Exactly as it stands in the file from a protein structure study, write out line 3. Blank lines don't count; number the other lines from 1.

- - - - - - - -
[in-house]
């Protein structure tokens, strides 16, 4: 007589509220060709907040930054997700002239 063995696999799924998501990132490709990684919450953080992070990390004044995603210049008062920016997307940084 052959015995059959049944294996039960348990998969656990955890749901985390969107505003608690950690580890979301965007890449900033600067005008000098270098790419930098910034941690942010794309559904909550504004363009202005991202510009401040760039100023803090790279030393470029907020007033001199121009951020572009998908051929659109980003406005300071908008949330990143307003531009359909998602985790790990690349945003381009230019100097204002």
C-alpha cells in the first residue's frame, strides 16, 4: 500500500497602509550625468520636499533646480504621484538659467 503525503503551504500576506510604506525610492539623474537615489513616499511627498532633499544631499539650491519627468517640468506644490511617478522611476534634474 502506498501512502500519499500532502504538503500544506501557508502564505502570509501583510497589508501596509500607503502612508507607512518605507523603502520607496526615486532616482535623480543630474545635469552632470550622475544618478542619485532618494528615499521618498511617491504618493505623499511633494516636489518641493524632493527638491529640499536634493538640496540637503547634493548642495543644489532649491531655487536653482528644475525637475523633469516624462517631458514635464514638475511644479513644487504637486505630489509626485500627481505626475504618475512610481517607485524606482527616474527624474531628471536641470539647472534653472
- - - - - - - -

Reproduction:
C-alpha cells in the first residue's frame, strides 16, 4: 500500500497602509550625468520636499533646480504621484538659467 503525503503551504500576506510604506525610492539623474537615489513616499511627498532633499544631499539650491519627468517640468506644490511617478522611476534634474 502506498501512502500519499500532502504538503500544506501557508502564505502570509501583510497589508501596509500607503502612508507607512518605507523603502520607496526615486532616482535623480543630474545635469552632470550622475544618478542619485532618494528615499521618498511617491504618493505623499511633494516636489518641493524632493527638491529640499536634493538640496540637503547634493548642495543644489532649491531655487536653482528644475525637475523633469516624462517631458514635464514638475511644479513644487504637486505630489509626485500627481505626475504618475512610481517607485524606482527616474527624474531628471536641470539647472534653472